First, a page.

“Climate change creates material risks for U.S. financial institutions and by extension the entire U.S. economy,” Image: REUTERS/Sarah Silbiger
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In their deliberations on monetary policy, Federal Reserve policymakers need to consider many factors, but up to now, climate change has not been one of them.
But as worries about the warming planet increase, the U.S. central bank is taking a closer look at the economic impacts of higher temperatures, more frequent severe weather, and rising sea levels.
A “green interest rate” is one of the ideas on view Friday as the San Francisco Fed convenes the U.S. central bank’s first-ever conference on climate change and economics. The event is so oversubscribed a webcast has been created to meet demand.
While the Fed lags central banking peers such as the Bank of England in making climate change an explicit part of its financial stability remit, the conference is the latest sign the Fed has started to take the risks and costs of global warming seriously.
“It’s important for us from a monetary policy perspective to know what the potential growth rate of the economy is and if climate events or climate risk is going to shave that off, even if it’s over the long term,” San Francisco Fed chief Mary Daly said in New York earlier this week.
Papers to be presented at this week’s conference provide that perspective in a range of ways. One estimates climate change could subtract 7% from real world per capita GDP by 2100; another finds that subsidies for green energy like wind and solar are not an effective tool against global warming, but carbon taxes, if implemented in many parts of the world, would be. Others papers map out how climate change affects asset prices and show trade policy subsidizes greenhouse gas emissions.
The U.S. central bank is focusing more intently on global warming, even as President Donald Trump’s administration denies it exists. Trump, who has called climate change a “hoax,” on Monday officially notified the United Nations that the United States will in 12 months leave the Paris Climate Accord, under which 195 nations agreed to reduce greenhouse gas emissions in a bid to prevent catastrophic planetary warming.
Scientists are in broad agreement that carbon dioxide from cars, power plants and other human sources are behind the climate change that’s already making powerful hurricanes, severe drought, and other weather extremes more frequent.
Already the target of Trump’s ire for not lowering interest rates even more than he already has, Fed Chair Jerome Powell said recently that central banks are working out how directly they should confront climate change.
“We are not in a place where I think we would conduct monetary policy in order to deal with climate change type issues,” Powell said last month in Denver, “but there’s a lot of forward-thinking analysis going on.”
Powell won’t be at Friday’s conference, but Lael Brainard, one of five Fed governors who sets U.S. interest rates along with the Fed’s 12 regional bank presidents, will be.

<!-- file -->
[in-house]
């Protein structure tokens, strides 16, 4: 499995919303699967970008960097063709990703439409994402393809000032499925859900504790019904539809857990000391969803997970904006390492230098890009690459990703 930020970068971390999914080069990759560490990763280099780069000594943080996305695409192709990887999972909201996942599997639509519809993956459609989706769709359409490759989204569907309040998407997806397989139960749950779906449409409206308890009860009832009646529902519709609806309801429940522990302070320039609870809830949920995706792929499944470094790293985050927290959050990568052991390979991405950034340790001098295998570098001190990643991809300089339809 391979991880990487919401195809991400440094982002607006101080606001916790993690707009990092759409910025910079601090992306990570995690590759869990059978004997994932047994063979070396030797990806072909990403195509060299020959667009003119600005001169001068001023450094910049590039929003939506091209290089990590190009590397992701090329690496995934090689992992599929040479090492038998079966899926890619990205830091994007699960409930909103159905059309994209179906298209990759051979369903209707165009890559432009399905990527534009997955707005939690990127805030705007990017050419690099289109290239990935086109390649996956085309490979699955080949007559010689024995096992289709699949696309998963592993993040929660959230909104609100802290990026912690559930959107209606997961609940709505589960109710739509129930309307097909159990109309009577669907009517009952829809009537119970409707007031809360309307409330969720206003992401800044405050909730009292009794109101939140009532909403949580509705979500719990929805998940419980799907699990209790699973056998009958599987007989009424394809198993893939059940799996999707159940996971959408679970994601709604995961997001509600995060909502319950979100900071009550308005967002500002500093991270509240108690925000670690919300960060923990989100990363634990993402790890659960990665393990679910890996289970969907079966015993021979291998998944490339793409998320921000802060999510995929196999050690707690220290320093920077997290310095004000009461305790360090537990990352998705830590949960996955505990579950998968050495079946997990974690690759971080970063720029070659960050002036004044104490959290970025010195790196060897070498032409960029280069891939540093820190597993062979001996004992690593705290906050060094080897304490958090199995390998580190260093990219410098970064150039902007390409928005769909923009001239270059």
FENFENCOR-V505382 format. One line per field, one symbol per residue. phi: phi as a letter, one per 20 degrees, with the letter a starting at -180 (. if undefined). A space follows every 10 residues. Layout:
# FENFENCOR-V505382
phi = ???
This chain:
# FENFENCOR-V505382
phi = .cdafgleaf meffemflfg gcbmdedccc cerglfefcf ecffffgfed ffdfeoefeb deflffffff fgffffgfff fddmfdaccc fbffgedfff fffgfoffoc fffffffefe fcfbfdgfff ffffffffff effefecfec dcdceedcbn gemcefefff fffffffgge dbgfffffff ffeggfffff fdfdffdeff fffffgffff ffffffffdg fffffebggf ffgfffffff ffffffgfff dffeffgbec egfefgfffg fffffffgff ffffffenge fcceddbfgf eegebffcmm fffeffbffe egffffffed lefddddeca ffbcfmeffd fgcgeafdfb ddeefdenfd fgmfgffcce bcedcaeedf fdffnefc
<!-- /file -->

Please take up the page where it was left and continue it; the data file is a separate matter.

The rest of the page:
She is no stranger to the ideas presented at Friday’s conference: more than a decade ago she helped edit a book about the economic threat of climate change. But since her appointment by President Barack Obama in 2014, she has said little about the issue.
Can interest rates be green?
For some economists, it makes sense for the Fed to consider how climate change might affect growth in the same way it would look at other, potentially longer-term issues such as demographic trends.
At the conference, Carnegie Mellon University professor Nicholas Muller will outline a “green interest rate.” Simply put, he suggests interest-rate setting should take into account the economic drag that greenhouse gas emissions are projected to cause.
“Rates should be lower when pollution damages are rising,” Muller said in an interview. His paper also shows how judicious use of rate policy can skew investment in ways that could aid environmental goals and save human lives.
While that idea may be a step too far for the foreseeable future, the Fed has in the past year produced an extraordinary amount of research on climate change and economics.
The Dallas Fed devoted much of a recent quarterly publication to climate change, including an analysis of carbon emissions in the state of Texas.
The Richmond Fed last month addressed the question of central banks and climate change in its own quarterly publication. The San Francisco Fed two weeks ago published a 168-page report on the impact of severe weather on poor communities and floated a range of responses, including discouraging banks from lending to rebuild in disaster-hit areas that fail to take steps to reduce future risk.
Even so, the Fed is still far behind other major central banks, and some of the research to be presented at the upcoming conference suggests why that could be problematic.
“While economists are still debating whether global warming affects the level or the growth rate of the economy, ignoring these effects could potentially lead central banks to misjudge the evolution of the output gap and inflationary pressure,” Bank of England researcher Sandra Batten notes in her presentation.
Nigel Purvis, co-founder of the advocacy group Climate Advisers, who worked with Brainard to edit “Climate Change and Global Poverty” and won’t be at the conference, is more blunt.
“Climate change creates material risks for U.S. financial institutions and by extension the entire U.S. economy,” Purvis said in an email. “Other financial regulators, including the Bank of England, are climate proofing their financial sectors by requiring climate disclosures and more active management of climate risks. The Fed should do the same.”
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The views expressed in this article are those of the author alone and not the World Economic Forum.
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